Treatment of dental caries. Dental filling
Some of the most important advances that have been reported in dentistry in recent years have occurred in the specific area of dental fillings and adherence to prevent dental caries. This has allowed us to make treatments of conservative dentistry more aesthetic, more durable and much less invasive.
We have improved in the treatment:
- The diagnostic procedures (digital microscope, transillumination, diagnodent, etc.)
- Anesthesia techniques (now almost imperceptible, electronic anesthesia, topical anesthesia, etc.)
- The systems of isolation of the teeth with the new dykes of nitrile rubber (more elastic, and also suitable for allergic to the latex).
- Elimination and preparation systems (see for example the sections of laser, microabrasion, ozone therapy, CamSight and Carisolv®).
- The latest generation adhesion systems. This step has been and is so important that it justifies that we have published an entire book dealing with adhesion.
- We also choose a combination of the most advanced restorative materials available to achieve even better results, such as interphase elastic composites, quartz hybrid composites in the intermediate layers or fluorescent and highly polishable nanoparticle composites for the outer zone.
There are many ways to reconstruct an affected tooth with different techniques, combination of materials and procedures. Our work philosophy is to have all the possibilities and knowledge necessary to offer the best procedure applied in each case. That is why our dental fillings and dental reconstructions are more aesthetic, durable and with less risk of producing dental sensitivity than most fillings made with conventional techniques and especially those carried out in low cost, mutual and franchise centers.
Common dental caries and dental filling questions:
What is caries?
It occurs when the enamel and dentin of a tooth are attacked by acid after having eaten anything that contains sugar. Over time, the acid makes a cavity (hollow) in the tooth.
What causes it?
It is caused by the acids in your mouth that gradually dissolve the enamel and dentin of the tooth. Cavities cause damage to your teeth.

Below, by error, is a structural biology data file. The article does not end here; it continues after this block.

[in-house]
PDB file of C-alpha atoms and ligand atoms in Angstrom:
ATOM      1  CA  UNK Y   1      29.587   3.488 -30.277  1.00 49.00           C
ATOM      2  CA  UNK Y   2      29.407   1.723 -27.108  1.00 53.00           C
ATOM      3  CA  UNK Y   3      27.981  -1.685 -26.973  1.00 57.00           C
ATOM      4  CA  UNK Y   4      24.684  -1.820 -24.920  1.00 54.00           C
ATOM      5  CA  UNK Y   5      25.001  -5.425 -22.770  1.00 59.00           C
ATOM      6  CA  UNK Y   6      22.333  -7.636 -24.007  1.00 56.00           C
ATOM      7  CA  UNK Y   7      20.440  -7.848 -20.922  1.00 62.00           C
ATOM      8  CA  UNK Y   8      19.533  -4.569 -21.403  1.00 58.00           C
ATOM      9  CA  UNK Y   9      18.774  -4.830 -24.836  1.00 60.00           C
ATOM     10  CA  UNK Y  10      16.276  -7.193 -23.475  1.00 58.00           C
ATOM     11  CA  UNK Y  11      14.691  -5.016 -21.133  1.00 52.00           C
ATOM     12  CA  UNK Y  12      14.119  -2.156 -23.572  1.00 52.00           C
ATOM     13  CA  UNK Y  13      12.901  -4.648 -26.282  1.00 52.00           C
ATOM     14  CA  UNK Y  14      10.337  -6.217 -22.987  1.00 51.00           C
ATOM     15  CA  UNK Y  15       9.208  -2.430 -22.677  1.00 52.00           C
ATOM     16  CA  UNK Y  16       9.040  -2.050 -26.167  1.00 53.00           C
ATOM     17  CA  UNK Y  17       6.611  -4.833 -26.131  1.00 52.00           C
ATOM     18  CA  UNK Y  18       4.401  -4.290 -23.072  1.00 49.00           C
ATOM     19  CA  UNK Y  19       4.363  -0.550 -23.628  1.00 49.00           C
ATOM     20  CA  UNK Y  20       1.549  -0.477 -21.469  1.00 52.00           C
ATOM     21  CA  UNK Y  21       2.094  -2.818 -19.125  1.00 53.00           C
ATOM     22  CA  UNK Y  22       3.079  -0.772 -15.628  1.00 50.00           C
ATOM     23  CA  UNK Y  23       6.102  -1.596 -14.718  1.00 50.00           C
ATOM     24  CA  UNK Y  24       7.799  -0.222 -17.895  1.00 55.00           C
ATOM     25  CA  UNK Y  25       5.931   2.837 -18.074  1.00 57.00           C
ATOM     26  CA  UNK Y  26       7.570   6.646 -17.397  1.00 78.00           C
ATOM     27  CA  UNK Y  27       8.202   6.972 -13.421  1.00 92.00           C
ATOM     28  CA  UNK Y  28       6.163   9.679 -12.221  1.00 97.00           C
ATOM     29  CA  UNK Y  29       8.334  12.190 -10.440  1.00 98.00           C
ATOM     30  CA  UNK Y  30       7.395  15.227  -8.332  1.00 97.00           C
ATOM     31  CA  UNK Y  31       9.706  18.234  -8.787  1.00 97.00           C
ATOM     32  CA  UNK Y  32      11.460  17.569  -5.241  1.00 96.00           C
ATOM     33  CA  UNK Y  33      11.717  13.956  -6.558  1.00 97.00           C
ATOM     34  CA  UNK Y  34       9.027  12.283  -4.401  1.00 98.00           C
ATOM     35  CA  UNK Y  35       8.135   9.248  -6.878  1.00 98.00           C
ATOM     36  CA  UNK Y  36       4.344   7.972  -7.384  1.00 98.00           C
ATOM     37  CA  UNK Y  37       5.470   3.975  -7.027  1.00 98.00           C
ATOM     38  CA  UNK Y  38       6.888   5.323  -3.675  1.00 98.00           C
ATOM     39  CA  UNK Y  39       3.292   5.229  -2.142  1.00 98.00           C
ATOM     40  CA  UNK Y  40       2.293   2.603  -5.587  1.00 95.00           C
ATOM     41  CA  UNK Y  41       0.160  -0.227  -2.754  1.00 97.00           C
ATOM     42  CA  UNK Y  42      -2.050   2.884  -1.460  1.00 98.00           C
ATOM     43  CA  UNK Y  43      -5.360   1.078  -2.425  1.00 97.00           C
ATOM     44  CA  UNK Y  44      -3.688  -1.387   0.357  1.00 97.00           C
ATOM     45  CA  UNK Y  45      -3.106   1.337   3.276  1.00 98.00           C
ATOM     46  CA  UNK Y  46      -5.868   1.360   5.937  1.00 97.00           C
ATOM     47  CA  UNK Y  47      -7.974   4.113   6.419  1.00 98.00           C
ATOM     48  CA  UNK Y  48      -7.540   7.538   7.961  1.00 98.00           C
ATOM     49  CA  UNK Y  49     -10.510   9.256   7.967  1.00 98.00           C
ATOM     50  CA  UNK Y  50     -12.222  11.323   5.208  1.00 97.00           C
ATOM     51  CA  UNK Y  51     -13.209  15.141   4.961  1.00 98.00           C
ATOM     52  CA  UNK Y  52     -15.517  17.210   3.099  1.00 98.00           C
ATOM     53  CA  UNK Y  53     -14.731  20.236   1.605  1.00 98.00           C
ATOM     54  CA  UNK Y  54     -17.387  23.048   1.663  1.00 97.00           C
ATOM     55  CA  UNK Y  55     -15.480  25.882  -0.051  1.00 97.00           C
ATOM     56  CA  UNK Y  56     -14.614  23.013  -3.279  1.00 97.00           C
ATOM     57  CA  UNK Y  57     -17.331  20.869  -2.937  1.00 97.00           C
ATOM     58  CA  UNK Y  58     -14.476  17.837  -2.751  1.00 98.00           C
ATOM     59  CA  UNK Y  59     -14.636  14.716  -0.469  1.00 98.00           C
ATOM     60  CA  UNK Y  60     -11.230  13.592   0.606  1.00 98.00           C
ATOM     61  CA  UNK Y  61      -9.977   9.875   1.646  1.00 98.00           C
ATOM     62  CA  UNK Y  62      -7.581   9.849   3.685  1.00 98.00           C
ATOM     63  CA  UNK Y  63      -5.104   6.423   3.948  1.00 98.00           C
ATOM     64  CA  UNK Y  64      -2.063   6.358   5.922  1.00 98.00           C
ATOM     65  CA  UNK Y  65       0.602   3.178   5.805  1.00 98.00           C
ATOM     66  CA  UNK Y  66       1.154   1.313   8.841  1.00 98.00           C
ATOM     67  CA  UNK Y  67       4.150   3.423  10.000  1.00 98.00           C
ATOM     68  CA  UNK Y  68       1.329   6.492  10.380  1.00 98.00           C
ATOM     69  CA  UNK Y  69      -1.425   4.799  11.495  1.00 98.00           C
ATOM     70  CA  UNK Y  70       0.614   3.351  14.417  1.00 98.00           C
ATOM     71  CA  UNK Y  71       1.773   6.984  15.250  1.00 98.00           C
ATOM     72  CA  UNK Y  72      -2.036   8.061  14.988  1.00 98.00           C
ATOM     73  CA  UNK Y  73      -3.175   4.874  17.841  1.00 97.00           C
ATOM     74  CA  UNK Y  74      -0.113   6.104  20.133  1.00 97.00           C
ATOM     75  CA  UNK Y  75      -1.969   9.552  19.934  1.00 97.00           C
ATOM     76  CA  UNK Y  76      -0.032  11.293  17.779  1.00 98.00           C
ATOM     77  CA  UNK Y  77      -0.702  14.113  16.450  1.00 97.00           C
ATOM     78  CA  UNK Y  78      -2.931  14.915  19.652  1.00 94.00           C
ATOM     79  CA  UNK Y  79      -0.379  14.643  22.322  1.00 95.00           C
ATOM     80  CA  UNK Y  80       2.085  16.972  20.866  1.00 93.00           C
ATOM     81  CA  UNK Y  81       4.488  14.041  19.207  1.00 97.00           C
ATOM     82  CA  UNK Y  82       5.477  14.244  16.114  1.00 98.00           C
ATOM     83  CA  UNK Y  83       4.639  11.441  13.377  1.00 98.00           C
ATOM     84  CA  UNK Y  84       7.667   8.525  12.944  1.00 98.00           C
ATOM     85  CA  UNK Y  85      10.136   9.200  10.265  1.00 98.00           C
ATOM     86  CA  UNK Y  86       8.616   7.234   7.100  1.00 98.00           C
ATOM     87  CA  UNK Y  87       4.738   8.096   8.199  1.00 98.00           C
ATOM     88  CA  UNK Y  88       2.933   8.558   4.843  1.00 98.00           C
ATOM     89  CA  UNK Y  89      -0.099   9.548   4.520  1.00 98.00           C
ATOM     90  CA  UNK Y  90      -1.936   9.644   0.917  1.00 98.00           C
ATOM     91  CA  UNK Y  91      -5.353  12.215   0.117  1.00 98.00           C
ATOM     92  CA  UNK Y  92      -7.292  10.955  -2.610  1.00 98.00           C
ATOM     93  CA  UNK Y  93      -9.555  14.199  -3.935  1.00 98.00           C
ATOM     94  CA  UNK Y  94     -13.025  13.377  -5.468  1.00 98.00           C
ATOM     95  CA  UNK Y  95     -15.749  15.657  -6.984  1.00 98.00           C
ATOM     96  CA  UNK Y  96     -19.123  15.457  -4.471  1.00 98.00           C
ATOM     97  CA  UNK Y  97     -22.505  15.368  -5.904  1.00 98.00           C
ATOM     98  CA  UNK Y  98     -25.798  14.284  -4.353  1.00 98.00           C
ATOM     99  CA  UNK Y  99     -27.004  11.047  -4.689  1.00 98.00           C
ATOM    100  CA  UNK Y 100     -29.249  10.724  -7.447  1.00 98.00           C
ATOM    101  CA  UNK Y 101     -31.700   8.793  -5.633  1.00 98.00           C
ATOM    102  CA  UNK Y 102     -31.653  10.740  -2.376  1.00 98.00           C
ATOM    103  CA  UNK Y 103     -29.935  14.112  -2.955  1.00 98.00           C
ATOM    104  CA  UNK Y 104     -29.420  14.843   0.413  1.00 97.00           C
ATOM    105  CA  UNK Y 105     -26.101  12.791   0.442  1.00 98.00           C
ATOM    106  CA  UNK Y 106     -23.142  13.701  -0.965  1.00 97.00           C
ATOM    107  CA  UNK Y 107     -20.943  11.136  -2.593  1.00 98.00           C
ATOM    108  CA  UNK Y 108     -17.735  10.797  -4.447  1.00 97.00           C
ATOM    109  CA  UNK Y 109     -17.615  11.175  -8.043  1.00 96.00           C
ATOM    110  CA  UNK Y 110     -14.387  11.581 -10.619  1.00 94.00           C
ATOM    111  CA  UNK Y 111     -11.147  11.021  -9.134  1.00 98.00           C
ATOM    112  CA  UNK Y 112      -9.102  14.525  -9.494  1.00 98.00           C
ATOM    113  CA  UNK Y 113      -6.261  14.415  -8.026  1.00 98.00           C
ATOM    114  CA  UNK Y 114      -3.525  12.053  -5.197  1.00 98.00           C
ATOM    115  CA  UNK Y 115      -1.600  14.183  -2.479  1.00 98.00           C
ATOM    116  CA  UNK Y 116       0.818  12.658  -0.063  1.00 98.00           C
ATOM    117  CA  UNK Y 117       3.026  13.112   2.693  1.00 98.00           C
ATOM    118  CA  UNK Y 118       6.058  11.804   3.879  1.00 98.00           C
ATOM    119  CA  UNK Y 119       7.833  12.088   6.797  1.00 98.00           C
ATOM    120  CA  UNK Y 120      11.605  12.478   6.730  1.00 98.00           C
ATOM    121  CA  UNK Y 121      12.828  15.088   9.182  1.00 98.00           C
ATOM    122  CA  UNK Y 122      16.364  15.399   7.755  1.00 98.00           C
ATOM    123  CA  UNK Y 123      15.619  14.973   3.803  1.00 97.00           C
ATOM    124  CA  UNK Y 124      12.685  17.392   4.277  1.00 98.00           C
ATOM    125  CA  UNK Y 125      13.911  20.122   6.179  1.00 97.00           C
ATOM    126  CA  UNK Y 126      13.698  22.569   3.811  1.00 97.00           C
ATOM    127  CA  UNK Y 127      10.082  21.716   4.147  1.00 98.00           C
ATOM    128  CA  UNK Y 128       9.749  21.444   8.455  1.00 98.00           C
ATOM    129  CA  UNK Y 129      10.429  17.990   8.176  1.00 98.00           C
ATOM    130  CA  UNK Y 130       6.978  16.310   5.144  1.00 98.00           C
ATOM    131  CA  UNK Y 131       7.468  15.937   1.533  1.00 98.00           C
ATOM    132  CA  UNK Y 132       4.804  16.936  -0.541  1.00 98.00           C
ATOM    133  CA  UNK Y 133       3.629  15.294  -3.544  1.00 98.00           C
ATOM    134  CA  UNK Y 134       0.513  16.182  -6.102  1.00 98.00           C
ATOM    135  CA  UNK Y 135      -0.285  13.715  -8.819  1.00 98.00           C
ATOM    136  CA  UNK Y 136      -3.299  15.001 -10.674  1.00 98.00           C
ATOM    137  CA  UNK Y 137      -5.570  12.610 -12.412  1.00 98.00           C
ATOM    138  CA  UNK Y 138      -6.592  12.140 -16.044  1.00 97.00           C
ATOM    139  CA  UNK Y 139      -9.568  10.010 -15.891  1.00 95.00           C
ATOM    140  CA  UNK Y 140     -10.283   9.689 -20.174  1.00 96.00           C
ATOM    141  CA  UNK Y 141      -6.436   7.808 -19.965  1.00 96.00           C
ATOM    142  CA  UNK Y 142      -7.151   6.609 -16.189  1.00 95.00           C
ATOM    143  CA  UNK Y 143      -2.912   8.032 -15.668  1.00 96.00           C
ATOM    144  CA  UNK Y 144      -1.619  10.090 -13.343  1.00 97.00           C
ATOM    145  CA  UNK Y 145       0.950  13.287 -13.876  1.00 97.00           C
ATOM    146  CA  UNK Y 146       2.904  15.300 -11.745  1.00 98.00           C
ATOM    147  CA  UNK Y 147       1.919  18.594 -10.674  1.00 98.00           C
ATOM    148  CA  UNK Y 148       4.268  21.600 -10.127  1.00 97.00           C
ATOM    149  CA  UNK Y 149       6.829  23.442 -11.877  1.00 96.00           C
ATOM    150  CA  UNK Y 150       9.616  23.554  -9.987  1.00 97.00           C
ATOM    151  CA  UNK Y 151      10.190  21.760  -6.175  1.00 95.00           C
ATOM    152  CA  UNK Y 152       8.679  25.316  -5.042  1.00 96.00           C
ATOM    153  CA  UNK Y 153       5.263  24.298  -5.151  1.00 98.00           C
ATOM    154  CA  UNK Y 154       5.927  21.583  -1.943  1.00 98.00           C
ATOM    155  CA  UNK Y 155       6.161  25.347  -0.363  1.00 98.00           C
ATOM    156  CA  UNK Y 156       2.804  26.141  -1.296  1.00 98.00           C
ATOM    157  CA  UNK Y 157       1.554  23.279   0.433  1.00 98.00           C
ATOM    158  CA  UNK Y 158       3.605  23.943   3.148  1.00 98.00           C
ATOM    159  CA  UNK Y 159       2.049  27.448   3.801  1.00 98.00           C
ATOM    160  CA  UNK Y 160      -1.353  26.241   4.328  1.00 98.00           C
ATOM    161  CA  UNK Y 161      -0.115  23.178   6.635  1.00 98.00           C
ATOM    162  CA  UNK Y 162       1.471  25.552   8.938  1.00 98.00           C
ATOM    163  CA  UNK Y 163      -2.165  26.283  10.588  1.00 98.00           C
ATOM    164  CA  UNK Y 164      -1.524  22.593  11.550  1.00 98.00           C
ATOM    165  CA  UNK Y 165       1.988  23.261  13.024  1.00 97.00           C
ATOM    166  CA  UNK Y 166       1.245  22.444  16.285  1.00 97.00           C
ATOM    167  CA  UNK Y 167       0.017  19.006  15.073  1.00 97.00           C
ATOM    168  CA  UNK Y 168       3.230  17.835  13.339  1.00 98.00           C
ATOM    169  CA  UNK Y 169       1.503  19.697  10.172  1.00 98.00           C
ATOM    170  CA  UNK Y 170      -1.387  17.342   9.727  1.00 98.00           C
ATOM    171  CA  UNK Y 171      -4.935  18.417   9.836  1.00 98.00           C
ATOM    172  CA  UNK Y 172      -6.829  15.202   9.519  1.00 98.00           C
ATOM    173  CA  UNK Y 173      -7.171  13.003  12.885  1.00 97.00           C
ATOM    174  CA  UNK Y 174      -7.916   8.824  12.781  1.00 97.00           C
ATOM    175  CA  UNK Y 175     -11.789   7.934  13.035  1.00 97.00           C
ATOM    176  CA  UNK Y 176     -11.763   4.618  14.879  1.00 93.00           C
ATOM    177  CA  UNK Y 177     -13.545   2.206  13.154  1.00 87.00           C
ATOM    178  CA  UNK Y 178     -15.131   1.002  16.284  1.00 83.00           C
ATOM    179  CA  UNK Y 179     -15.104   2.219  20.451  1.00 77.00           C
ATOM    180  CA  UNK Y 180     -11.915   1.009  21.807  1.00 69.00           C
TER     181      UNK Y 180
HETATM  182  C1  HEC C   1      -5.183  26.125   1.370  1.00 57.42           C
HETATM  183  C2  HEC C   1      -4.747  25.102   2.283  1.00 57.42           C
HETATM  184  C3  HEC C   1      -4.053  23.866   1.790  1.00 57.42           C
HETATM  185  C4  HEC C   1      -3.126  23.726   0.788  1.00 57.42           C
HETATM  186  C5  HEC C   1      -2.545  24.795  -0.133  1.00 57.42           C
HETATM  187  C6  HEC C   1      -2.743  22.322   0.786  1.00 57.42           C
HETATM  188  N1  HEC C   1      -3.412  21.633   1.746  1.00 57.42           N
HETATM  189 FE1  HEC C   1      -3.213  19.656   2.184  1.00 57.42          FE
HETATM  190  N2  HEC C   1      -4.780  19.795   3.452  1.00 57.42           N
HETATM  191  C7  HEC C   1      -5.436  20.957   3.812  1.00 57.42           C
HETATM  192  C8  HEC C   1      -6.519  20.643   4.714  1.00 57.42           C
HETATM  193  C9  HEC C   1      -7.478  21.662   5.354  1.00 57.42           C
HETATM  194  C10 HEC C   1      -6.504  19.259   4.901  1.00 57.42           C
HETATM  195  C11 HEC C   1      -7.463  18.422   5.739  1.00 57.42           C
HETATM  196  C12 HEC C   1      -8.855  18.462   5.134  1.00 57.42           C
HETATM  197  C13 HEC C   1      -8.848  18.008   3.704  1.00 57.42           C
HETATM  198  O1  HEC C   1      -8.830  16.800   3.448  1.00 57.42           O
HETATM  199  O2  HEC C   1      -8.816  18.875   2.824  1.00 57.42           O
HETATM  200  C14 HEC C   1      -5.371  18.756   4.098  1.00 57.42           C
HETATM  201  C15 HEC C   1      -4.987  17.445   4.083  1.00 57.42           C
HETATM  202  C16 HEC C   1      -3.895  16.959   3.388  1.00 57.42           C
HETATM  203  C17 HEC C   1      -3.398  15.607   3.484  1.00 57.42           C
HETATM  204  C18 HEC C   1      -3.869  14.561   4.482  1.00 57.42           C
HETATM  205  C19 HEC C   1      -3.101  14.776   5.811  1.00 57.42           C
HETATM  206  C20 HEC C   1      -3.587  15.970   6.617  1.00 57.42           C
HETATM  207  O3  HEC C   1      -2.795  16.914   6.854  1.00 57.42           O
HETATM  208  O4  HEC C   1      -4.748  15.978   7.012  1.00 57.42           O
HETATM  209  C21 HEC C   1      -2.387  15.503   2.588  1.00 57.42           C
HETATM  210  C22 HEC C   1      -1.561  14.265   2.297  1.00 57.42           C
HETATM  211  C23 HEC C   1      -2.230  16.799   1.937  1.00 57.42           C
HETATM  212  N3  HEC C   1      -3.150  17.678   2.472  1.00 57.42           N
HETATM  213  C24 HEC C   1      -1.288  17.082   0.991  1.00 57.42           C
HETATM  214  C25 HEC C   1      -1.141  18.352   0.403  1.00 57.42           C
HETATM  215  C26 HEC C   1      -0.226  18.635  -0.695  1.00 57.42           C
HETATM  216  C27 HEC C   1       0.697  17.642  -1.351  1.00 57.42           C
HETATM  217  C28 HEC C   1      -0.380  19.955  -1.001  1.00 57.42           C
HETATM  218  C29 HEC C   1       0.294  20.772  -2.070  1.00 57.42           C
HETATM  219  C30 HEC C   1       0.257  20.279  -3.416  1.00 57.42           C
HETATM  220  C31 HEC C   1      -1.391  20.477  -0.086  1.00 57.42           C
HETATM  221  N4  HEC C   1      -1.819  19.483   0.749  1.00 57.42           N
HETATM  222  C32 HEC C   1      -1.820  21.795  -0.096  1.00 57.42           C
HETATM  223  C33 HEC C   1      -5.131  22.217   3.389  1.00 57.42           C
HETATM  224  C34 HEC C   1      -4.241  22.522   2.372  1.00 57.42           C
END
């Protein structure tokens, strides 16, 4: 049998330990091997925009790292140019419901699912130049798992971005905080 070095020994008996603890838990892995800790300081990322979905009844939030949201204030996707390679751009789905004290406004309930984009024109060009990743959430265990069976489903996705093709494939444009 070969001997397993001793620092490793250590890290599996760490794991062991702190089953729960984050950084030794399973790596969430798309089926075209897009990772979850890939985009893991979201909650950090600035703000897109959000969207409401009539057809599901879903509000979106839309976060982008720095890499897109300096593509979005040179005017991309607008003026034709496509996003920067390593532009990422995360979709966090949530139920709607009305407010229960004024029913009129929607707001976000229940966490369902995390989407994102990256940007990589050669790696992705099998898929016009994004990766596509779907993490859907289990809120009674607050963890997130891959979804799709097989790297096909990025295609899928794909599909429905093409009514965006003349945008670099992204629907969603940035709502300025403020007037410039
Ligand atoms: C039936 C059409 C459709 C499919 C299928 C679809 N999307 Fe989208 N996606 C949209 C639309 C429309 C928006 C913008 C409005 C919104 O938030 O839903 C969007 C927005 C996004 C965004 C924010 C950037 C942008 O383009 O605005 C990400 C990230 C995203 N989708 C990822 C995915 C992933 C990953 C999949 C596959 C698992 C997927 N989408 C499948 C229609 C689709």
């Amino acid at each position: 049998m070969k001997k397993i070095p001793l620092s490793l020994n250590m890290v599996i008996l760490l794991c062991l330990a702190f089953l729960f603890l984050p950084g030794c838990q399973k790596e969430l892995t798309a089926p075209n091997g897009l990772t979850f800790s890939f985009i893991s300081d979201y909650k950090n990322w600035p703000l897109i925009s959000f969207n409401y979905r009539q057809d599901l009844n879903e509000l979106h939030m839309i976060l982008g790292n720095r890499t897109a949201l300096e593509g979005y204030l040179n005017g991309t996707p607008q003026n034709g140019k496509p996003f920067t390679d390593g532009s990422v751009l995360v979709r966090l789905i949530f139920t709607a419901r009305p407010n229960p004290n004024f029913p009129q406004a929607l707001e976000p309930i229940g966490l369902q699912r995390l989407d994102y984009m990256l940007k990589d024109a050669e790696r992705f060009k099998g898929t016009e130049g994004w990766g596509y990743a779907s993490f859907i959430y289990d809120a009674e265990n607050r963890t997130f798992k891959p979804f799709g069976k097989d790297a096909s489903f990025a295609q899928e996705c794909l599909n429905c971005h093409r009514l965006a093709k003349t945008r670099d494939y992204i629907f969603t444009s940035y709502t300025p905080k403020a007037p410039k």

What is tooth enamel?
The enamel is the outer layer, it protects the tooth, and is the hardest part of the tooth. It contains no nerve or blood vessel and is not sensitive to pain.
What is dentin?
The dentin is under the enamel and can be very sensitive to pain. The dentine covers the central ‘pulp’ of the tooth.
What is pulp?
The pulp is a soft tissue that contains blood vessels and nerves and is in the middle of the tooth.
What is dental plaque?
The plaque is a thin, sticky film that forms on the teeth. It contains many types of bacteria.
Why does it occur or appear?
Tooth decay occurs when sugars from food and beverages react with plaque bacteria, forming acids. Each time you eat or drink something that contains sugars, these acids attack the teeth and begin to soften and dissolve the enamel.
The attacks can last up to an hour after eating or drinking, before the natural salts in your saliva cause the enamel to remineralise and harden again. Not only are sugars harmful: other types of foods and drinks rich in carbohydrates react with the plate and form acid. (These are fermentable carbohydrates: for example, hidden sugars, natural sugars such as fruit and cooked starches.) Always check the ingredients. In general, anything with “ose” in the name is a sugar, for example sucrose, maltose and so on.
Taking snacks and sugary or acidic beverages between meals can increase the risk because your teeth are subject to constant attacks and do not have time to recover.
It is often believed that this type of problem only appears in infants or children because of the bacteria caused by sugars from the candy or little care of their oral health. The truth is that they also appear in adults.
What are the symptoms of dental caries or cavities?